four occasions the acting-governor of the colony, and one of the first presidents of its Legislative Council; Sir Arthur Palmer, Prime Minister for five years, and one of the most successful pioneer colonists; Sir Joshua Peter Bell, a Kildare man, who, after holding office in the lower house as colonial treasurer, was called to the presidency of the upper chamber; the Hon. H. E. King, a Limerick man, who for years was the Speaker of the Legislative Assembly; the Hon. John Murtagh Macrossan, a working miner, who, by force of character and natural gifts, rose to the position of political head of the Mining department; the Hon. Patrick Perkins, the ministerial colleague of Mr. Macrossan and administrator of the department of Lands; and Denis O'Donovan, parliamentary librarian, and the accomplished author of "Memories of Rome."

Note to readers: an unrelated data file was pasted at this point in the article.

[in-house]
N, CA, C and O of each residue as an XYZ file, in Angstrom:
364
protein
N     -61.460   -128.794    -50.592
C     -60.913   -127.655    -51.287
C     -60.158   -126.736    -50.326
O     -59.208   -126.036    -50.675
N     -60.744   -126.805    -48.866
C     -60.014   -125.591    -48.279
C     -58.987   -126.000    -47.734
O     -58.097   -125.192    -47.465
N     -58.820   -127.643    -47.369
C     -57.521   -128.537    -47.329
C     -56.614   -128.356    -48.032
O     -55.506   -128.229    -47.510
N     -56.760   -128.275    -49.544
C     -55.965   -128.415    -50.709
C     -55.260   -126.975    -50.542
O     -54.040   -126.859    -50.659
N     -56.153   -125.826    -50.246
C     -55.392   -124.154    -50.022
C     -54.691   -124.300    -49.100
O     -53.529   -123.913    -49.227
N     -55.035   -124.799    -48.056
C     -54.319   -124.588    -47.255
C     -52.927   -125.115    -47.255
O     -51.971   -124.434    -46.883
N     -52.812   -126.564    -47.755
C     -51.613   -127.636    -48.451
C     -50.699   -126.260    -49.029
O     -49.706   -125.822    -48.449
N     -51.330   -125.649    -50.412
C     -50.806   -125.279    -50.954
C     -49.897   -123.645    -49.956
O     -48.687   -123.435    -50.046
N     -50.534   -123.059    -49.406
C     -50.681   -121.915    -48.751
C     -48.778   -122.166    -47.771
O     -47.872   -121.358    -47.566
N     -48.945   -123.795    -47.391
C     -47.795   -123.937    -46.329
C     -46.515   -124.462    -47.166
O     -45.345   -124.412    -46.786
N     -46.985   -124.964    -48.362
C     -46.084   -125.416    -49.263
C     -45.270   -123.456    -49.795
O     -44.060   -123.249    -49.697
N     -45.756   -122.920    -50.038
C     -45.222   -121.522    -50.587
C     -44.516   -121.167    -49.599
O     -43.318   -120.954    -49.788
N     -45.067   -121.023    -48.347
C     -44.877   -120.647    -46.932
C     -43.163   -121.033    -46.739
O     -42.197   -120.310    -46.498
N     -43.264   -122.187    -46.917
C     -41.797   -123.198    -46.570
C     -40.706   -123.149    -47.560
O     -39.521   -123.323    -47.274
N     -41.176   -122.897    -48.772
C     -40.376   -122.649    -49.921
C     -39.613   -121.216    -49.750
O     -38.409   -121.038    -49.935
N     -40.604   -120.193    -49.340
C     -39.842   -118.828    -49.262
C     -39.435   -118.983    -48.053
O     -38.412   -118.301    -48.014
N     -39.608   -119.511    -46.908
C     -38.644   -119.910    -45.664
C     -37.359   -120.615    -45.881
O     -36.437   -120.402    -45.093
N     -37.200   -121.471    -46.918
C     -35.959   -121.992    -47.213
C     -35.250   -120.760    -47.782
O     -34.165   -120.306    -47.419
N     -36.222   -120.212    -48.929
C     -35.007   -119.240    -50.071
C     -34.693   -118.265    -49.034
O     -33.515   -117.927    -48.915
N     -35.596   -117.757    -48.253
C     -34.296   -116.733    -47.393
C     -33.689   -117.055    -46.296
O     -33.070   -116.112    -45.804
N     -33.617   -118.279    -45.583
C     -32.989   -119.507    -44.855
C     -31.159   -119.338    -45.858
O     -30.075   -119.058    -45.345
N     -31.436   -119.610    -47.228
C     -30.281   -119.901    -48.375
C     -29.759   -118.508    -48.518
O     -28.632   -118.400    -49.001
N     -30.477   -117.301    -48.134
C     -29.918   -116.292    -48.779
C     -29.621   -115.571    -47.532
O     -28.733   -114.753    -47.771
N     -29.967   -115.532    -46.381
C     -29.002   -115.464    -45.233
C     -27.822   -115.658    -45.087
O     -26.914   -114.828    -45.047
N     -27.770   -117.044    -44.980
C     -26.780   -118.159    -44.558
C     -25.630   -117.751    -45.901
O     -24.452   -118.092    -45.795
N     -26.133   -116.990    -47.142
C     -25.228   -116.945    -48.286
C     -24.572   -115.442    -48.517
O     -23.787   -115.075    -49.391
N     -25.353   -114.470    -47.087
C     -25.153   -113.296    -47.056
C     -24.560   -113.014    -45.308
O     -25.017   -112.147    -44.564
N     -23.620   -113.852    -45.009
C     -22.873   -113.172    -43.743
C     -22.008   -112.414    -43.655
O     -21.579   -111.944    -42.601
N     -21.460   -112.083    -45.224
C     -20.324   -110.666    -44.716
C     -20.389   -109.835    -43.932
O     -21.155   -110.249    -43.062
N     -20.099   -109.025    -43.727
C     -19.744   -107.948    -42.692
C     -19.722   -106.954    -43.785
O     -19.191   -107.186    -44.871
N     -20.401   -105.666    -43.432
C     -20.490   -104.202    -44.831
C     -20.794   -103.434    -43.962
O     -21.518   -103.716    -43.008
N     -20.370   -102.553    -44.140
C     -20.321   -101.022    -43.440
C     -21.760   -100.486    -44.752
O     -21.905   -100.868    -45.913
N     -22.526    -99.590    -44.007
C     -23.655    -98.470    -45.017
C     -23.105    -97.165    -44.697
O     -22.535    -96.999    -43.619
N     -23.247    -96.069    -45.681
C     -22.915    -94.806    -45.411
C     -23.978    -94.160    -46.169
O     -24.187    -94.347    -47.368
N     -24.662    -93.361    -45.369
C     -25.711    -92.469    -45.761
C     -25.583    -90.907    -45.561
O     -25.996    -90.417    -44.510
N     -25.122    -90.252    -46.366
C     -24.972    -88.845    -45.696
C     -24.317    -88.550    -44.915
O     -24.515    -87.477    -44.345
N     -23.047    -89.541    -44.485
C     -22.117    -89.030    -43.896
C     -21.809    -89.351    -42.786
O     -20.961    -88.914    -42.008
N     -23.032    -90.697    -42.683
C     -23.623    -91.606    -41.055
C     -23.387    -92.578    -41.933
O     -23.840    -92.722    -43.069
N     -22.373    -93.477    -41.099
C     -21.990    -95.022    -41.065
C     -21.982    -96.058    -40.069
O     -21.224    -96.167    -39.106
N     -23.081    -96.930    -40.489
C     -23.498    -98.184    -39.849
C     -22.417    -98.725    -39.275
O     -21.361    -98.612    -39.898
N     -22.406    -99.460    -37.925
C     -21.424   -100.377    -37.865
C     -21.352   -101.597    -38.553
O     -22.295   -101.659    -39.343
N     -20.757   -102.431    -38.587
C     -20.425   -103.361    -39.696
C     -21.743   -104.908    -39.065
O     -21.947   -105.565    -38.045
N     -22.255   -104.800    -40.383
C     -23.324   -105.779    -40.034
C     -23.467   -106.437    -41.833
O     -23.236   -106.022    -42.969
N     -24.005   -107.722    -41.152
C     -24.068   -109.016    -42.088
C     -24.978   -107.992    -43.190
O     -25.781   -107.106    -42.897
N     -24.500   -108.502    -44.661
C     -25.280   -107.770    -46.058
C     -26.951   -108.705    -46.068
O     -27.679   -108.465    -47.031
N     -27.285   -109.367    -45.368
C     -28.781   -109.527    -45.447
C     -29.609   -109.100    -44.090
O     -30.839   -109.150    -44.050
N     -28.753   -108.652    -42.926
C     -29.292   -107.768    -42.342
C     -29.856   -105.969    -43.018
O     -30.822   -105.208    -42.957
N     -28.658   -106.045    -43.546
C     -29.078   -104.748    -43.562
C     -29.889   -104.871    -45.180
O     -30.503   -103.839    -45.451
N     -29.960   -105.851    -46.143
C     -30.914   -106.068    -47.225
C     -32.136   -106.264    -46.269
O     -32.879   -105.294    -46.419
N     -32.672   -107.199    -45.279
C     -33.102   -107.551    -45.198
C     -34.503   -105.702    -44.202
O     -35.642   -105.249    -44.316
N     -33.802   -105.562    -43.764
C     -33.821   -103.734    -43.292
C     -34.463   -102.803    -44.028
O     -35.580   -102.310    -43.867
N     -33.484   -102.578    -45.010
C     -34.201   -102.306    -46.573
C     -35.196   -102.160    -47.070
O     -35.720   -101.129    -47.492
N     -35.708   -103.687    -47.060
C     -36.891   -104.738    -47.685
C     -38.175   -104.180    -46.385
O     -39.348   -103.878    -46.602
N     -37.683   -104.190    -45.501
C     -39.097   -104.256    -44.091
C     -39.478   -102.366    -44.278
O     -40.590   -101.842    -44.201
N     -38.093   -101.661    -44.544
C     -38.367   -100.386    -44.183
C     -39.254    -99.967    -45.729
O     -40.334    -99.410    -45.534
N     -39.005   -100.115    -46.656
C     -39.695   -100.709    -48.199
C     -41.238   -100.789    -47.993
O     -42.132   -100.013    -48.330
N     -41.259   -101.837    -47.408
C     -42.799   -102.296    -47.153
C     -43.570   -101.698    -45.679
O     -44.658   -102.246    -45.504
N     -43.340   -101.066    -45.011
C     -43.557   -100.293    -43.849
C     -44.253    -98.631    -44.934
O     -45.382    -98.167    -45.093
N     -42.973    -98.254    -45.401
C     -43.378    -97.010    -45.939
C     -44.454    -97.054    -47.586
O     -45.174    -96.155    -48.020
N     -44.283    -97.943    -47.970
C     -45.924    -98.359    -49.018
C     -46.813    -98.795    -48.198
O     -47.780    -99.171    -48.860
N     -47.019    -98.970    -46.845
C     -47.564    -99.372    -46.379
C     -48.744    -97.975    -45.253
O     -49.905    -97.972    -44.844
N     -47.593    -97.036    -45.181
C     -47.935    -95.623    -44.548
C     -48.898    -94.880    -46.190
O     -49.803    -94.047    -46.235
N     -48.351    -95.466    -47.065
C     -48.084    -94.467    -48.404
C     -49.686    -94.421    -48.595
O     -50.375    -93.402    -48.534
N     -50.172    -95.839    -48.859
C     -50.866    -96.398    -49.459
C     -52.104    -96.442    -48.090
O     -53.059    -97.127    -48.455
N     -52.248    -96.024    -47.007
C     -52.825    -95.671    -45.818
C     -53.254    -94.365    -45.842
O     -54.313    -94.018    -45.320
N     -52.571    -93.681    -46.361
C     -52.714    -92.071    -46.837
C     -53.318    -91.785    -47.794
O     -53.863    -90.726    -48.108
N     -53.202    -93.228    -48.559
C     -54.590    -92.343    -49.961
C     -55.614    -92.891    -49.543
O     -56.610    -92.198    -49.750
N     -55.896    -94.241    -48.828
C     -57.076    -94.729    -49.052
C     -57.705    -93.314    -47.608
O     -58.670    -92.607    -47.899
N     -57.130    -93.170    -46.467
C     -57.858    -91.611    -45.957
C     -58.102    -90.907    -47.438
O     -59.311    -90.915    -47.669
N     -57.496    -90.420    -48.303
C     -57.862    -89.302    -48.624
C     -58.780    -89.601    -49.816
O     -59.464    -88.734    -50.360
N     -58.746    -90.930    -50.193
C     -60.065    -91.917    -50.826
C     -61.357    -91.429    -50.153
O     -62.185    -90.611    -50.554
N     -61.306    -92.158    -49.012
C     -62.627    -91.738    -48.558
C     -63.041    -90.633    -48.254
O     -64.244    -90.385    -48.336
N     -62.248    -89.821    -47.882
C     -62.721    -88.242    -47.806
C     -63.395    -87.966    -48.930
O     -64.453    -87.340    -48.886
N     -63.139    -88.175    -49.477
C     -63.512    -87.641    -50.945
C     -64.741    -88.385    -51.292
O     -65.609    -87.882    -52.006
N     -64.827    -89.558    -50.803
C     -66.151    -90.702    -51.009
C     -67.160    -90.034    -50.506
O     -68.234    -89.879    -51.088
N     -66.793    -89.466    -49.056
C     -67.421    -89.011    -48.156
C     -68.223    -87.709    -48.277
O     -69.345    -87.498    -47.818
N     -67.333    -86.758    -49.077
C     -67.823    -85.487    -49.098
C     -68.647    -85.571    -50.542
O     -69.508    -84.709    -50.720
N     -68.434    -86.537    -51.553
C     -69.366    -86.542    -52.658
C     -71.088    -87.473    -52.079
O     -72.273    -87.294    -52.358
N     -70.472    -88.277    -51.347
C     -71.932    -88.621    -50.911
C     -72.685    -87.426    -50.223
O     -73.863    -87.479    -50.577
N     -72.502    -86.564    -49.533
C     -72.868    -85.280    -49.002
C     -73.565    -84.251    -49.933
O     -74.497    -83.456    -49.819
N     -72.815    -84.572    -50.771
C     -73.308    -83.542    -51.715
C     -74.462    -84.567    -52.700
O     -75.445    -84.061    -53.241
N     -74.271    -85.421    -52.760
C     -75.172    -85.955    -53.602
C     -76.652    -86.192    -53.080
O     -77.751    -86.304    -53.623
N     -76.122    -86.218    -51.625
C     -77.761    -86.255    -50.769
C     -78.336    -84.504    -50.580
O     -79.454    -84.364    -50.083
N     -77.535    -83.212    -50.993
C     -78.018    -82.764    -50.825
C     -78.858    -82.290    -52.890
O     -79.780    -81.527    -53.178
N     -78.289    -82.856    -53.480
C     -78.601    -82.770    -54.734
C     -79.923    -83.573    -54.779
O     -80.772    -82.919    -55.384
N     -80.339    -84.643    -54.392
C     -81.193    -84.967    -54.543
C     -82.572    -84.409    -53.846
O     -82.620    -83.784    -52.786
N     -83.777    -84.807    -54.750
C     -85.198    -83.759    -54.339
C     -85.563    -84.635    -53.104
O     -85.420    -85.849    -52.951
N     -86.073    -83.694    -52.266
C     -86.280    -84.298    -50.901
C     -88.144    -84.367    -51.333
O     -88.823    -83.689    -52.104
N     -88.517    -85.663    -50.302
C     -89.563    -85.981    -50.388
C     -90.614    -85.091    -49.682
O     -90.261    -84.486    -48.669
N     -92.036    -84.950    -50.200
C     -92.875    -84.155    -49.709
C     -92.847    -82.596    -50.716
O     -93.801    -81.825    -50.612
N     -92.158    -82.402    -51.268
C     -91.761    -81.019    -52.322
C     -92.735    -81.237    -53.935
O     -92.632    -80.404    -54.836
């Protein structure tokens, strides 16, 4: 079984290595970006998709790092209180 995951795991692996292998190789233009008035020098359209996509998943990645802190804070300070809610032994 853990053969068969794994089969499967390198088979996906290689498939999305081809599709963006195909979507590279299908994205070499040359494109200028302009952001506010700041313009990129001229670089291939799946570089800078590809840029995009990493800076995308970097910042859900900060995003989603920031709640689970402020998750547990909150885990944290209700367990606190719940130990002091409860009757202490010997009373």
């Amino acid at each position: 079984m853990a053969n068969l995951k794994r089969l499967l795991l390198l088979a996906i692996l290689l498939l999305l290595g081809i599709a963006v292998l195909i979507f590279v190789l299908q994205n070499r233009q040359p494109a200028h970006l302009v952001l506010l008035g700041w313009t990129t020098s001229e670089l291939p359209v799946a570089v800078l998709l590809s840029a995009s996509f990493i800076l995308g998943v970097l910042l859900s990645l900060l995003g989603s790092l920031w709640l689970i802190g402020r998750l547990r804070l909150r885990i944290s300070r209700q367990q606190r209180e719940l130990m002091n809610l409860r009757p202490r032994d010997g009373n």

Oftentimes has it been remarked how Irishmen are so singularly successful in governing the Greater Britain that occupies so large a share of the world's surface; whilst they, themselves, have been systematically denied the privilege of ruling in the land of their birth. It is a strange and striking anomaly that Ireland should be the only place on the face of the earth where Irishmen are not permitted to govern. History shows how Irish governors have been mainly instrumental in building up and consolidating the colonial empire of Britain, and yet, during the currency of the nineteenth century, Ireland has never had a viceroy chosen from her own distinguished sons. Englishmen and Scotchmen have been regularly sent to govern a nation that supplied rulers to every quarter of the civilised globe. Carrying coals to Newcastle were wisdom in comparison with this, and it is no small satisfaction to know, that such a ridiculous and exasperating